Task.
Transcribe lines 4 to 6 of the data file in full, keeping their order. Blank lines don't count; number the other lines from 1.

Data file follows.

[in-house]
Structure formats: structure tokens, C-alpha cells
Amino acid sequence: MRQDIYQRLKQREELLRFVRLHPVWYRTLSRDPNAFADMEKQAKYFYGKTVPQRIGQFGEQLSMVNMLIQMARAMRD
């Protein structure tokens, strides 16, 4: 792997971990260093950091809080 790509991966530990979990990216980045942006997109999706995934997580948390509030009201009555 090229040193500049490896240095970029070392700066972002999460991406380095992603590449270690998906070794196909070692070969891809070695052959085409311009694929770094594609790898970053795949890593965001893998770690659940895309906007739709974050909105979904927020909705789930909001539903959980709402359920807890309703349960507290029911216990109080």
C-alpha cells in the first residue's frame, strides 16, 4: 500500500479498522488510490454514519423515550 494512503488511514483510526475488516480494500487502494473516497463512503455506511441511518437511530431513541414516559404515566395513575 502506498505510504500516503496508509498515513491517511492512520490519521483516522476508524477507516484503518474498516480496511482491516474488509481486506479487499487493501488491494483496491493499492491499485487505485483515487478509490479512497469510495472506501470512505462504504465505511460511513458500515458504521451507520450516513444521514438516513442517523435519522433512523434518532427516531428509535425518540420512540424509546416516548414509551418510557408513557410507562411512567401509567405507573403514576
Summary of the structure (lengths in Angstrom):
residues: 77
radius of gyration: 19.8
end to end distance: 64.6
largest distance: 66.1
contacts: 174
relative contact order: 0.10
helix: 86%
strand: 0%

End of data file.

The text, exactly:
């Protein structure tokens, strides 16, 4: 792997971990260093950091809080 790509991966530990979990990216980045942006997109999706995934997580948390509030009201009555 090229040193500049490896240095970029070392700066972002999460991406380095992603590449270690998906070794196909070692070969891809070695052959085409311009694929770094594609790898970053795949890593965001893998770690659940895309906007739709974050909105979904927020909705789930909001539903959980709402359920807890309703349960507290029911216990109080």
C-alpha cells in the first residue's frame, strides 16, 4: 500500500479498522488510490454514519423515550 494512503488511514483510526475488516480494500487502494473516497463512503455506511441511518437511530431513541414516559404515566395513575 502506498505510504500516503496508509498515513491517511492512520490519521483516522476508524477507516484503518474498516480496511482491516474488509481486506479487499487493501488491494483496491493499492491499485487505485483515487478509490479512497469510495472506501470512505462504504465505511460511513458500515458504521451507520450516513444521514438516513442517523435519522433512523434518532427516531428509535425518540420512540424509546416516548414509551418510557408513557410507562411512567401509567405507573403514576
Summary of the structure (lengths in Angstrom):